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Marathon training tips


With a crooked smile
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With a crooked smile

I'm thinking about training for a marathon again. 

I've tried several times and I only ever get as far as being able to do a long run or 16 miles. At that point I find I can't recover enough and improve between weekly long runs. 

Anyone got any good diet plans or training plans that might help me get over the line. 

I'm mid 40s can run a half marathon in about 1 hour 50 sometimes a few mins less. 

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nirvana
Posted (edited)

you're off your tits! I used to run sub 1h30 as a teenager, gave it up a long time ago....cycle and your legs will thank you for it, especially at your age too :P

PS bananas lol

Edited by nirvana
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With a crooked smile

Ha. Ha, I've never quite enjoyed cycling as much I find in harder to get the cadence just right. 

I can think of plenty of older marathon runners Sophie Raworth, Jimmy Saville. 

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With a crooked smile
1 hour ago, Stuey said:

That sort of distance fucks up most people IMO.

Yeah I don't disagree, it's something I've always fancied doing. I'd probably look to complete 1 or 2 and then go back to regular 10k to 10 mile long runs and a couple of halfs a year. 

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nirvana
3 hours ago, With a crooked smile said:

Jimmy Saville

i used to see that rsole running up the A58 wetherby road.....he wasn't a well man, physically AND mentally....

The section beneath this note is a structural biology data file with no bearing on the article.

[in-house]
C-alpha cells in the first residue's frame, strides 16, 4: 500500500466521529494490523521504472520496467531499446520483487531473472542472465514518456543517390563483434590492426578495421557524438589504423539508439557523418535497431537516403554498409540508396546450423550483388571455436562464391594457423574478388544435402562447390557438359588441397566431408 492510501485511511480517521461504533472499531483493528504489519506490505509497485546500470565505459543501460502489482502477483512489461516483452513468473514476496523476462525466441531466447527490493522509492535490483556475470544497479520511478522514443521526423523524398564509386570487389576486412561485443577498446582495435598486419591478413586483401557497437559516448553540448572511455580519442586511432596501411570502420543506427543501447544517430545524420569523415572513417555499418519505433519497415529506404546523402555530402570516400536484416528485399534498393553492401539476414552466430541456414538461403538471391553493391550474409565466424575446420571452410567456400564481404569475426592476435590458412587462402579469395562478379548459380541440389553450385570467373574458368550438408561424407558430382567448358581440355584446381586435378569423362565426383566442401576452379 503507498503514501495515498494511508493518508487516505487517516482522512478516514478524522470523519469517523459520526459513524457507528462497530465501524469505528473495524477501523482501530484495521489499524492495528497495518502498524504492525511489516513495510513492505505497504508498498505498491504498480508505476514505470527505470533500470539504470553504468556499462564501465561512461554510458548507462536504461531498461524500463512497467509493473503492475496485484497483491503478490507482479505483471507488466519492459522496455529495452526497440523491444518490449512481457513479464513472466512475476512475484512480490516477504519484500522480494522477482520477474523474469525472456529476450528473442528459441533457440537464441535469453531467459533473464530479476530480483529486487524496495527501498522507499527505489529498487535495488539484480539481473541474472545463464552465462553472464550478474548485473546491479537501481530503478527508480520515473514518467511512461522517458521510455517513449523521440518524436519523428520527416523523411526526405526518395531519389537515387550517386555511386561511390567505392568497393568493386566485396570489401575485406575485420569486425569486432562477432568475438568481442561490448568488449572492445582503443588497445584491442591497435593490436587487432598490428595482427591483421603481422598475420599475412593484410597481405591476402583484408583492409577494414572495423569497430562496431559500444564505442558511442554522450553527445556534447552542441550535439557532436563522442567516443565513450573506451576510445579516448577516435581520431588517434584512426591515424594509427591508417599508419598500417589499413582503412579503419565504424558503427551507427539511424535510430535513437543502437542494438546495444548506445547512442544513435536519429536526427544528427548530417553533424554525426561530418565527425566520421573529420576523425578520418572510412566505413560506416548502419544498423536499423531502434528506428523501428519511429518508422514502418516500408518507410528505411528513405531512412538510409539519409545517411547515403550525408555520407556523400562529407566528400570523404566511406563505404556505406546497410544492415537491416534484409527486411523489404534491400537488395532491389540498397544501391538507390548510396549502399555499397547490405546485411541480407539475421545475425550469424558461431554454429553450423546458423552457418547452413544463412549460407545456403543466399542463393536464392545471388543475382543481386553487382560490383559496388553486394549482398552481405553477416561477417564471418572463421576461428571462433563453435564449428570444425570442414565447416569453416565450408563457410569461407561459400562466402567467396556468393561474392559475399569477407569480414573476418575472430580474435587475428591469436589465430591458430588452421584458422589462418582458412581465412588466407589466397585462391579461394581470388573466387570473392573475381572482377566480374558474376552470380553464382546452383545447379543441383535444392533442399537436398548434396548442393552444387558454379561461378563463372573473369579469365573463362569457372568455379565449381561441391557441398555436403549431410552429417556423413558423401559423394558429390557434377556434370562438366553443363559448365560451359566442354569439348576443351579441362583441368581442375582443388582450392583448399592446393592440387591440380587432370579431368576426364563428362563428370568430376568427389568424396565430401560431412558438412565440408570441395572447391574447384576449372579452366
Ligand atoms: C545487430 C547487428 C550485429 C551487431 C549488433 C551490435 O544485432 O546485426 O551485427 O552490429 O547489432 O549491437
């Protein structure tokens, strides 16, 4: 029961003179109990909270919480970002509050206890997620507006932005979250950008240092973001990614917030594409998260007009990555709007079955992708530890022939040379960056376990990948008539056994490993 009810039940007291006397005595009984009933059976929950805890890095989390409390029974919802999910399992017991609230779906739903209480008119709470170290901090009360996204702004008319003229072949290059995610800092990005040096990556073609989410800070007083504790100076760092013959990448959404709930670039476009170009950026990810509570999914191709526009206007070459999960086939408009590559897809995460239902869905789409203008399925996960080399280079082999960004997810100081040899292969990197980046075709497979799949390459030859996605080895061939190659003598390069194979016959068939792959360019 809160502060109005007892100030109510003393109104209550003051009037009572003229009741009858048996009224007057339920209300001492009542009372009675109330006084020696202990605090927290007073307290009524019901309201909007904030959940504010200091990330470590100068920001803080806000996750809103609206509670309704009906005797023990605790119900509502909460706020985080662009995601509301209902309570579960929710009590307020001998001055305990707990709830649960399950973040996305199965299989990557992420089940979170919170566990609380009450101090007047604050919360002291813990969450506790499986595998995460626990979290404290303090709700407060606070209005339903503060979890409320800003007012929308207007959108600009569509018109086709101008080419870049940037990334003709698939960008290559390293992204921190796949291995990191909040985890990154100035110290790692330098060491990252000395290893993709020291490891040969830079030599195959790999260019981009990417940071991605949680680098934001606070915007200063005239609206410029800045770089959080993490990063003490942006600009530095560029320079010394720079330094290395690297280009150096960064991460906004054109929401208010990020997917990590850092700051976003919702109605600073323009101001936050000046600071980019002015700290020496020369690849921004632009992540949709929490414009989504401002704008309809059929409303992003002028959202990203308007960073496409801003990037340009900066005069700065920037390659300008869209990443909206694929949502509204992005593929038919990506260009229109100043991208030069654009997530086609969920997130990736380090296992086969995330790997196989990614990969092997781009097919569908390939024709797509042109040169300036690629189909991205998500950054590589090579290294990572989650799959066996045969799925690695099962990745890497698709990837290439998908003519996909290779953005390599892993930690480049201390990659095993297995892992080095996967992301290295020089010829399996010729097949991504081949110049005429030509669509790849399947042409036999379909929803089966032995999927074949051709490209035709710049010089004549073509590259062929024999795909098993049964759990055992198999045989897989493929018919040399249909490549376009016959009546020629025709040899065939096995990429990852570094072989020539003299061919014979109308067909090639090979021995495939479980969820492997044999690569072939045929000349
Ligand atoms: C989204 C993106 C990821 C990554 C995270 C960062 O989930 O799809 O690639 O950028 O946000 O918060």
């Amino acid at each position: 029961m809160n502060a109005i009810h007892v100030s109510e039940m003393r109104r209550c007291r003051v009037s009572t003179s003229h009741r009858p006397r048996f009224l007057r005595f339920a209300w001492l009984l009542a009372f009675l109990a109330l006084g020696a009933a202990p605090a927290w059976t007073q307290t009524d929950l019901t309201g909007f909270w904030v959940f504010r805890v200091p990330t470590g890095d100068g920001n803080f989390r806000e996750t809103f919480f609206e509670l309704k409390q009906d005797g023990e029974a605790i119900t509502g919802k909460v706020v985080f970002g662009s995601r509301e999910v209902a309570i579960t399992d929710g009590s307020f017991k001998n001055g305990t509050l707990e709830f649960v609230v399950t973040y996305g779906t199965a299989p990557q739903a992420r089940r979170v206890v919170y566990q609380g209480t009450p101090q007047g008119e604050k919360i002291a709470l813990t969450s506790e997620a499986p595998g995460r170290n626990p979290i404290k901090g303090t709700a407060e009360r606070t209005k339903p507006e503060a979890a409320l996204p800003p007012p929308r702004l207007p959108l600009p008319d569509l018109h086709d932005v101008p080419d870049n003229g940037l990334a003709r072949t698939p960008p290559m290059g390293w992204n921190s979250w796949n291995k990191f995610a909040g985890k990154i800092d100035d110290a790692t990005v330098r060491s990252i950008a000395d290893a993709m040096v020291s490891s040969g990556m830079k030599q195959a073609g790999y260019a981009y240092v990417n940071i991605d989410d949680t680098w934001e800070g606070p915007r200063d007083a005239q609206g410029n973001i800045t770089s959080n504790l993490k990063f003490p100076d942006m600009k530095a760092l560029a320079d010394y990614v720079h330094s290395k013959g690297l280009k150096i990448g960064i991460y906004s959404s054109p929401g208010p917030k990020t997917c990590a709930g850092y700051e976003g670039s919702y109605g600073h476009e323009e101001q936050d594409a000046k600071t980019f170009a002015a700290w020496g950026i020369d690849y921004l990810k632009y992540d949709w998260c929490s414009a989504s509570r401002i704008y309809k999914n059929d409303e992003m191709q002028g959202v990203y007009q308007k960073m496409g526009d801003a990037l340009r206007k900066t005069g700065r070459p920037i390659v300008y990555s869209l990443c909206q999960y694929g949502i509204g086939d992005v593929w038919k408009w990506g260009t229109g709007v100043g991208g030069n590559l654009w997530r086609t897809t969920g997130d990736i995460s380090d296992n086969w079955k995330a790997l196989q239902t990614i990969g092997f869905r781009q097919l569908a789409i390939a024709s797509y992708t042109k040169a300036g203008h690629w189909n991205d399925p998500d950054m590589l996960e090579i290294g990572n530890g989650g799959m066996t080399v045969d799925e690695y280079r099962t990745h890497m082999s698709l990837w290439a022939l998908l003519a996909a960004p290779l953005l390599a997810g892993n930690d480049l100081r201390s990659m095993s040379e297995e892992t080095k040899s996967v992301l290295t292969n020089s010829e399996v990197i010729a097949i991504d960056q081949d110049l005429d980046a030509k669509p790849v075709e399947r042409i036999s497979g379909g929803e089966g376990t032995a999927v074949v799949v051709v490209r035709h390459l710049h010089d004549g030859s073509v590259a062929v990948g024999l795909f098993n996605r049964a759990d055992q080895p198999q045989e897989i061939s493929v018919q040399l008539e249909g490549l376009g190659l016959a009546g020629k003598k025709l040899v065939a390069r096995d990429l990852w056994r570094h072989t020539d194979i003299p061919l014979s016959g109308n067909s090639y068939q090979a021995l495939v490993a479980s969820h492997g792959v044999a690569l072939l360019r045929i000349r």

keep practising with the bike! high cadence, spin it up! I've got a fit mate, who's a grinder and I used to try and be like him but I think spinning is the best.....steep climb, low gear, just spin it up! practice, practice

Good luck!

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Posted (edited)

look in to MAF running, or rather zone 2 running if MAF isn't your thing. I'm running ~50miles a week now, and regularly do 20 mile runs. This weekend I'm doing a Half M tomorrow, and 30K on Sunday. I'm 52 BTW so you've no excuses. My HM PB is 1:35 but that wasn't a race, just an unplanned "tempo" run. Marathon is 4h but that was a trail Ultra when I was running 50K :)

Building your aerobic base takes time, give it 6 months to a year especially if you have a very poor aerobic base, really don't need to do any anaerobic training for a Marathon, just keep churning out low effort miles, count the hours not the distance.

And I highly recommend Shane Benzie's book, Lost Art of Running, get the audio version and listen to it while running.

Edited by snaga
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Lurker
Posted (edited)

If you don't want to run more than 16 miles lookup the Hanson Plan.. https://hansons-running.com/pages/training-plans